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8 American Snacks & Their Foreign Flavors

It doesn’t matter what country you live in, you’ve undoubtedly encountered your share of American junk foods. But if you live outside of the states, you're very likely getting flavors of these treats that Americans can’t buy at home. And the more you travel, the more strange flavors of salty and sweet snacks you’ll run into.

1. Fanta

Fanta comes in more than 90 flavors worldwide and most countries only sell 5 or so varieties. Some flavor highlights include Blueberry (Indonesia), Cantaloupe (Egypt), Honeydew (Taiwan), Lactic White Grape (Taiwan—that's it to the left), Lychee (Cambodia), Melon Cream (Japan), Orange Mint (China), Passion Fruit (Portugal and Tanzania), Sour Cherry (Estonia, Montenegro, and Serbia), Tamarind (Mexico), Toffee (Taiwan), and Watermelon (Greece). The company also sells a variety of blended flavors, including Passion Fruit and Lemon in France and Apple and Pear in Iran.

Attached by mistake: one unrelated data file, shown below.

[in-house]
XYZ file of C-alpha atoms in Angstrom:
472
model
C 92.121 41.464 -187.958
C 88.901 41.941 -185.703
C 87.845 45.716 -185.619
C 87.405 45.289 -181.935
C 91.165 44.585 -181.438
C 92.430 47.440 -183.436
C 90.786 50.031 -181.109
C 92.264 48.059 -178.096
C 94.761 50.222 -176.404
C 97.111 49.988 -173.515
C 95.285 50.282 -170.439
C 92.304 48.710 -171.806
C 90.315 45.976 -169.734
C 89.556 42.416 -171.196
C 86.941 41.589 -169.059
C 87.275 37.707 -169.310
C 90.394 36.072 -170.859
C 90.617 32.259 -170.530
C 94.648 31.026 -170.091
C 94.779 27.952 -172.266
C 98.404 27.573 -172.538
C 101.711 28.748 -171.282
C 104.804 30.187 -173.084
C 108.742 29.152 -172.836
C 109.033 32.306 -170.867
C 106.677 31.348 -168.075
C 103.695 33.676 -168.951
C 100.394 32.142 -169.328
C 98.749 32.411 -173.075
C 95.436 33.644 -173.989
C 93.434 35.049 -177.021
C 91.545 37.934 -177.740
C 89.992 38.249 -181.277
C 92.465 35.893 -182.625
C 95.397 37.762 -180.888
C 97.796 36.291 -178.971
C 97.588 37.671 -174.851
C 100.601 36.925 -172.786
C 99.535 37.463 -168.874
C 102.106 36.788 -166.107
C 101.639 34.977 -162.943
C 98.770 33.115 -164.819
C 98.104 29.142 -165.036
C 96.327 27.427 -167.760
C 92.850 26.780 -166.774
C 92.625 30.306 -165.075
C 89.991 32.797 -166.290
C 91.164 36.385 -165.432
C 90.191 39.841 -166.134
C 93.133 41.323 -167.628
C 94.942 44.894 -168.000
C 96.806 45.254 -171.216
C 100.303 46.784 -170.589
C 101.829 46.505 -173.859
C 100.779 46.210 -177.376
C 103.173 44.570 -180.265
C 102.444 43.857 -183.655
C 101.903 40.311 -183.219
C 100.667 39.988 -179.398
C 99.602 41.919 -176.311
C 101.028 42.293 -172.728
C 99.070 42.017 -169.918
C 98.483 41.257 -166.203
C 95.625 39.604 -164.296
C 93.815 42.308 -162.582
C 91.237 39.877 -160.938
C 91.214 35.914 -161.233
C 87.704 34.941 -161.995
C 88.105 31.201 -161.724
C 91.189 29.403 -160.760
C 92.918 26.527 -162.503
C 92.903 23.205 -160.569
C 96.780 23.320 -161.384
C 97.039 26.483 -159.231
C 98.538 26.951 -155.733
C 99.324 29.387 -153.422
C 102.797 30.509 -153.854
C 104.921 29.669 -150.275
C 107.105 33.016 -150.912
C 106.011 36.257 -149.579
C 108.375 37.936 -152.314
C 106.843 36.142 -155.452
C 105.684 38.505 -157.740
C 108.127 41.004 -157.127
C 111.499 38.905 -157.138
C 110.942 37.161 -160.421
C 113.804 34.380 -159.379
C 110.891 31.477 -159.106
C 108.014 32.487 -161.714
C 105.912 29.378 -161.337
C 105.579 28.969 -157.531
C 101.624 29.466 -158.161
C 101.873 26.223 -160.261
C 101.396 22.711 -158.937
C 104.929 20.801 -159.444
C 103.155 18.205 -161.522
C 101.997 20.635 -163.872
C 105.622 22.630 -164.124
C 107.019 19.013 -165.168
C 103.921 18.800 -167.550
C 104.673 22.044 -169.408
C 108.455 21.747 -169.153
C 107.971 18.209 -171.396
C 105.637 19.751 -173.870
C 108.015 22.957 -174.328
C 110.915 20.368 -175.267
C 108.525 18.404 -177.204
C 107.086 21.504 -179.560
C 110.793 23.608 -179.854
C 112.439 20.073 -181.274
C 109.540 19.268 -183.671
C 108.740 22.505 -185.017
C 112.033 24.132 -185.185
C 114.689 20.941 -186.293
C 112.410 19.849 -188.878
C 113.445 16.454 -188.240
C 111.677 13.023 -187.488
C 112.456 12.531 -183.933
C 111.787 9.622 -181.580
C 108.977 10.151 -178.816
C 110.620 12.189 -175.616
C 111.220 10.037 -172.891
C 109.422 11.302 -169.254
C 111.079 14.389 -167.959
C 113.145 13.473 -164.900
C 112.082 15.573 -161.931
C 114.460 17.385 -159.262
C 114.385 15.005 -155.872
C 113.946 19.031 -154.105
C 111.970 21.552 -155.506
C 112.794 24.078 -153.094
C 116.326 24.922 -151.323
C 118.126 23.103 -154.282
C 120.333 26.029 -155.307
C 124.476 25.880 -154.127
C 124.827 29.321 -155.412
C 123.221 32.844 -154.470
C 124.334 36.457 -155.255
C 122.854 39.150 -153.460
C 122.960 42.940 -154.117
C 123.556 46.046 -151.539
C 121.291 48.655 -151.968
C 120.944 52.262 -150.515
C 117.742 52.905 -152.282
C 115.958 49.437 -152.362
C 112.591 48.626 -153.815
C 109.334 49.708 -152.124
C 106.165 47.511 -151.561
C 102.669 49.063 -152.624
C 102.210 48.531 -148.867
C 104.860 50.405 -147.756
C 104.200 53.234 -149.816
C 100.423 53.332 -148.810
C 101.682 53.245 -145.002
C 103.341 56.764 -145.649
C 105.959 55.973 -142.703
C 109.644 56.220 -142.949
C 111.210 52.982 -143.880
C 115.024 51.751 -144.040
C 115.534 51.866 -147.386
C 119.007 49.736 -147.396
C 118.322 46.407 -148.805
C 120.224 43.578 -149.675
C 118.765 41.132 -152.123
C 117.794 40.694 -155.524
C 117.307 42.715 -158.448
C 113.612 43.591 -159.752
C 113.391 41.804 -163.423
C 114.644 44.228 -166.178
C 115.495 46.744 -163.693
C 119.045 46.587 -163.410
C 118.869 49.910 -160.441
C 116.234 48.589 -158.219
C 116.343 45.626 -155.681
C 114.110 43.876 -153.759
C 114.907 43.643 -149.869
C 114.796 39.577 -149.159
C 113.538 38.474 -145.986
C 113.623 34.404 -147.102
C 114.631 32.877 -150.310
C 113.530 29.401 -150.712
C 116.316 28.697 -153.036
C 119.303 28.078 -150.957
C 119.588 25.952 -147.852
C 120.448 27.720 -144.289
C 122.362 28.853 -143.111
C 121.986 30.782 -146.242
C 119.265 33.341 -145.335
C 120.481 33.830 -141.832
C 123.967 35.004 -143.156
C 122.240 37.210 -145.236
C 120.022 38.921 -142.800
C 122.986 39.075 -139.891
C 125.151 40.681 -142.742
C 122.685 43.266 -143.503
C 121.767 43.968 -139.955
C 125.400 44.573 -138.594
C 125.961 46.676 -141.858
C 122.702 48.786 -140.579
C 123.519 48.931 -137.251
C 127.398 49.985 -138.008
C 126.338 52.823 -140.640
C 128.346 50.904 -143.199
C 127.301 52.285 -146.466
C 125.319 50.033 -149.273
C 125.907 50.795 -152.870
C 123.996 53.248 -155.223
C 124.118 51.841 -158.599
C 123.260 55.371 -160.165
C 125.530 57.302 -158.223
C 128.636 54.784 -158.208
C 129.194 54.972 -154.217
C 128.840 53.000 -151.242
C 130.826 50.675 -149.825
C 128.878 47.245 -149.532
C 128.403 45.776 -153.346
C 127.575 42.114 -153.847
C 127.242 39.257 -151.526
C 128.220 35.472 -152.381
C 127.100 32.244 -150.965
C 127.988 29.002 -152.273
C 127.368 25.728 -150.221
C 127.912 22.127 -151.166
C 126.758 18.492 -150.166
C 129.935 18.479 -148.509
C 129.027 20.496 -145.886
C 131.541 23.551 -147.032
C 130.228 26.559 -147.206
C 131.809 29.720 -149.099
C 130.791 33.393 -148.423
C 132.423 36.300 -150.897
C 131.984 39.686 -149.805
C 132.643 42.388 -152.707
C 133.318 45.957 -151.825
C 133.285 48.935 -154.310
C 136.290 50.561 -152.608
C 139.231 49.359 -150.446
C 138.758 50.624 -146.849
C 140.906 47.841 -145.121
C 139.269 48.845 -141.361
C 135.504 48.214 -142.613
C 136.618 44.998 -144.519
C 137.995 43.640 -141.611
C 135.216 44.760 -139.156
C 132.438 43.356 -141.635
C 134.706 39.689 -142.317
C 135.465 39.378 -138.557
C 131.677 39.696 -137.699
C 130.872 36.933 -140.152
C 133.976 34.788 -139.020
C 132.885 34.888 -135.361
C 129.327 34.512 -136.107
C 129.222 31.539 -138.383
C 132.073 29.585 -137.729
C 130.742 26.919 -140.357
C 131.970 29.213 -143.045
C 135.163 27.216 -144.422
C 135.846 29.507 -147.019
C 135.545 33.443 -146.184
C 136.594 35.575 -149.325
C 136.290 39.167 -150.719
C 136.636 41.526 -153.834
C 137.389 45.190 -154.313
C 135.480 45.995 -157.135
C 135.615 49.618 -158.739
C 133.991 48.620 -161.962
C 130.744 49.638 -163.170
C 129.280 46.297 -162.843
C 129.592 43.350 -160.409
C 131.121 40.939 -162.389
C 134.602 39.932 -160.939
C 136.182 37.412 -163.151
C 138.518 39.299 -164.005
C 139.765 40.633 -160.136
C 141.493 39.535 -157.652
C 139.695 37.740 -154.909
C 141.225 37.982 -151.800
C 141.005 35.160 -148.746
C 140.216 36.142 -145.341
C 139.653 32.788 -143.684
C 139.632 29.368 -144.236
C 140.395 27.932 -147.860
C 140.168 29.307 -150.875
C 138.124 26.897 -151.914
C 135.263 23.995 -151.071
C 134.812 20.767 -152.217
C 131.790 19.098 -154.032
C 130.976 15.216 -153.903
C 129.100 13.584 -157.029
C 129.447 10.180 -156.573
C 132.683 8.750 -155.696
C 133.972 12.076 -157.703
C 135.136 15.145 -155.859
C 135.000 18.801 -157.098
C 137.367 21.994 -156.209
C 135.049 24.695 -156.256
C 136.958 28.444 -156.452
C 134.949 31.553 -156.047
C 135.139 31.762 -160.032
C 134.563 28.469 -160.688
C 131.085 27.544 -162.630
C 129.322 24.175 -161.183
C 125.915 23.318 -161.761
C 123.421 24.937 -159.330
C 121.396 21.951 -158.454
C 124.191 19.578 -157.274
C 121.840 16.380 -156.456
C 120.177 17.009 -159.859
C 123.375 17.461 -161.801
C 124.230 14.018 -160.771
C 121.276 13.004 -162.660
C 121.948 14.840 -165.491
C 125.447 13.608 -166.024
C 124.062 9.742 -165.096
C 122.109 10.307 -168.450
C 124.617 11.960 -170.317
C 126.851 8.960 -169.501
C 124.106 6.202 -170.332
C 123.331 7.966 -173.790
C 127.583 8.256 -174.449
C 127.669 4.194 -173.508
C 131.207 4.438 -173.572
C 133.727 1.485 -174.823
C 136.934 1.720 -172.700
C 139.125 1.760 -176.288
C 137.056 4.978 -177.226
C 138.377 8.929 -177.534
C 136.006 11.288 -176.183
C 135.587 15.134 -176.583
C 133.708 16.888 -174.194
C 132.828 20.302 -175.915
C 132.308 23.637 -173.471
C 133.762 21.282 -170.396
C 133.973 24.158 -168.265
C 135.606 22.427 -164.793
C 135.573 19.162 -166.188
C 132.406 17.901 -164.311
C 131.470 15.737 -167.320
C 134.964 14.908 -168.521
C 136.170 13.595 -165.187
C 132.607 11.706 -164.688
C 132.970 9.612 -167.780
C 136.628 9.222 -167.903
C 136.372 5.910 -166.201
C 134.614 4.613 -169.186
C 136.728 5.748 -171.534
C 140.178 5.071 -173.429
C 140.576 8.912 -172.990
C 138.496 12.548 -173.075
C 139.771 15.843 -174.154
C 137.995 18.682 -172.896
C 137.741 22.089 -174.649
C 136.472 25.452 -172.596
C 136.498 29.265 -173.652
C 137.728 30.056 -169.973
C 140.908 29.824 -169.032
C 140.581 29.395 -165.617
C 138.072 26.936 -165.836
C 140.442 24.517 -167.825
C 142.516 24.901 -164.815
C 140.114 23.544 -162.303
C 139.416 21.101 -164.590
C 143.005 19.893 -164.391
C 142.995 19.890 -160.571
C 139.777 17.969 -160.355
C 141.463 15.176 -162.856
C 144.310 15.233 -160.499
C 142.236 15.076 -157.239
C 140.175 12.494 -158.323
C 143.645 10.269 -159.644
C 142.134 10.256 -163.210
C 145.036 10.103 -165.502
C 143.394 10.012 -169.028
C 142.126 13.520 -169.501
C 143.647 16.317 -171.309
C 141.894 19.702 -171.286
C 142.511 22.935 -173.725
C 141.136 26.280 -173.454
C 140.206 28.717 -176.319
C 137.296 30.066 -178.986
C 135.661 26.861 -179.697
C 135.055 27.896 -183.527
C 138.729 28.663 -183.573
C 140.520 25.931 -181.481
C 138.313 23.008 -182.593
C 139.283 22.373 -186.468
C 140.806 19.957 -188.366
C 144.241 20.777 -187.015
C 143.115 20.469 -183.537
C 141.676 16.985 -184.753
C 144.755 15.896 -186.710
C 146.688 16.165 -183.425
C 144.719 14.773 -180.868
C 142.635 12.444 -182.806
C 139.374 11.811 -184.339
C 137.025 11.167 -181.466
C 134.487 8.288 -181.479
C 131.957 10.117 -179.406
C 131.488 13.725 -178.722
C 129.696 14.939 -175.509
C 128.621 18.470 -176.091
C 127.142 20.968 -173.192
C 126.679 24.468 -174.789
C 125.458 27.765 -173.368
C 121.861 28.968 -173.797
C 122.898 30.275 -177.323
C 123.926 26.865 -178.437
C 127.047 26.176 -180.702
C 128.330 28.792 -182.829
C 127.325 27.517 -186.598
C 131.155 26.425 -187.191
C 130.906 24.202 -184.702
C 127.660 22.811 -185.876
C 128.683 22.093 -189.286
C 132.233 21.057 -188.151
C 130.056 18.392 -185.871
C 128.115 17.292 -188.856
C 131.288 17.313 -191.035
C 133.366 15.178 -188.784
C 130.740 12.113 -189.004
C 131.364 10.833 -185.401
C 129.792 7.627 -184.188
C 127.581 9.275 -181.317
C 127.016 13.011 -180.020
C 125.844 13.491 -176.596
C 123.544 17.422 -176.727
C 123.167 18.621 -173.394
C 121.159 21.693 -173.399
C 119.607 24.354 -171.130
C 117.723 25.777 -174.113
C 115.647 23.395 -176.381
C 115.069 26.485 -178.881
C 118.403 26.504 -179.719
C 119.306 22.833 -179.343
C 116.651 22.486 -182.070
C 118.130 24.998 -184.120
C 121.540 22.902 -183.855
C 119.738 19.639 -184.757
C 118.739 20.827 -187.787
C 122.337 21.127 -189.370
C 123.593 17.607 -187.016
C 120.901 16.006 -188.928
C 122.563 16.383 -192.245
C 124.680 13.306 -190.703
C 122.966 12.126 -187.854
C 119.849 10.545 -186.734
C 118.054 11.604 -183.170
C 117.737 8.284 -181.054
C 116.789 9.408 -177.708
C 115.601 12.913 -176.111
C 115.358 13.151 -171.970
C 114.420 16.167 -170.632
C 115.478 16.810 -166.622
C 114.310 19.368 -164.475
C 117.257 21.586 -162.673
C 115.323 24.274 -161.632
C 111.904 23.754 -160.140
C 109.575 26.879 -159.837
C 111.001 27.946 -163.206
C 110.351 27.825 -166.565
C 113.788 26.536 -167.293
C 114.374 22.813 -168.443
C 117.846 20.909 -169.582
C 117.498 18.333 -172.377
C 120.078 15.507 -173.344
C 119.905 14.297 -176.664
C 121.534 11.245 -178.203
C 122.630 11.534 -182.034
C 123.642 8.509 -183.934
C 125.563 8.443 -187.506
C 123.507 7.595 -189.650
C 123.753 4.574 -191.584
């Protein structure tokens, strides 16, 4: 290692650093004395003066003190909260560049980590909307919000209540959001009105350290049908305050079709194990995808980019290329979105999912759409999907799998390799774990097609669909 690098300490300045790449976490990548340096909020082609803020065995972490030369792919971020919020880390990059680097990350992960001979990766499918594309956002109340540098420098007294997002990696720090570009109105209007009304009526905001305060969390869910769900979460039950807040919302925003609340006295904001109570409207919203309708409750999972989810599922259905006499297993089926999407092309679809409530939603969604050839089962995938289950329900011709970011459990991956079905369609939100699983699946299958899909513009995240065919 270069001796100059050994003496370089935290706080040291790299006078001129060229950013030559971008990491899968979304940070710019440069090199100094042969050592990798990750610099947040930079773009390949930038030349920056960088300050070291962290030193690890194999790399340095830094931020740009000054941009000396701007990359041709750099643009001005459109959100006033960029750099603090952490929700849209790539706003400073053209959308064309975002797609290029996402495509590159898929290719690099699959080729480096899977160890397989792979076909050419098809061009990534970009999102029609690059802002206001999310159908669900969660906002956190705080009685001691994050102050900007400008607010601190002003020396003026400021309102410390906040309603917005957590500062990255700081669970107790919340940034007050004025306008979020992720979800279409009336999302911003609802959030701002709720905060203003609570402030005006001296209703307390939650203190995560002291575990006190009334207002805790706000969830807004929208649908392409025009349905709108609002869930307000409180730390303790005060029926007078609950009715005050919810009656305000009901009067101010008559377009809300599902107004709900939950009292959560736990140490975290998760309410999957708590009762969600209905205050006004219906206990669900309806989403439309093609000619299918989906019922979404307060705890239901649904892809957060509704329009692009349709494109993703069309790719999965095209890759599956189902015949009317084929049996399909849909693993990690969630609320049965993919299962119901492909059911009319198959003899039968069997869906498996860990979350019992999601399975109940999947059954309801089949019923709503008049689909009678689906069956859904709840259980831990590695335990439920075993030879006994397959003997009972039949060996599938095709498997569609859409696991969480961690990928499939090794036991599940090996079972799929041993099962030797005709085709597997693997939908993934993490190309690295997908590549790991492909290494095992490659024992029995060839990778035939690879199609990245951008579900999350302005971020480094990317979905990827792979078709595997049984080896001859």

Japan has their own special line of Fanta drinks called Fanta FuruFuru Shakers that include “carbon acid” that releases a floating jelly substance when shaken before drinking. That's it in the image at left, by Flickr user HK-DMZ.

2. & 3. Potato Chips

Potato chip lovers looking to spice up their lives should consider traveling around the world to enjoy all the flavors Lay's has to offer. In Canada alone there are at least ten flavors not available in the states, including Ketchup, Roast Chicken, Smokey Bacon, Spicy Curry, Pizza, Poutine, and Wasabi. You can read a review of the Wasabi and Spicy Curry flavors seen at left on Flickr user Smaku's page. Over in the UK, Lay's are sold under the Walkers brand with their own special flavors including Prawn Cocktail, Pickled Onion, Greek Kebab, and Marmite.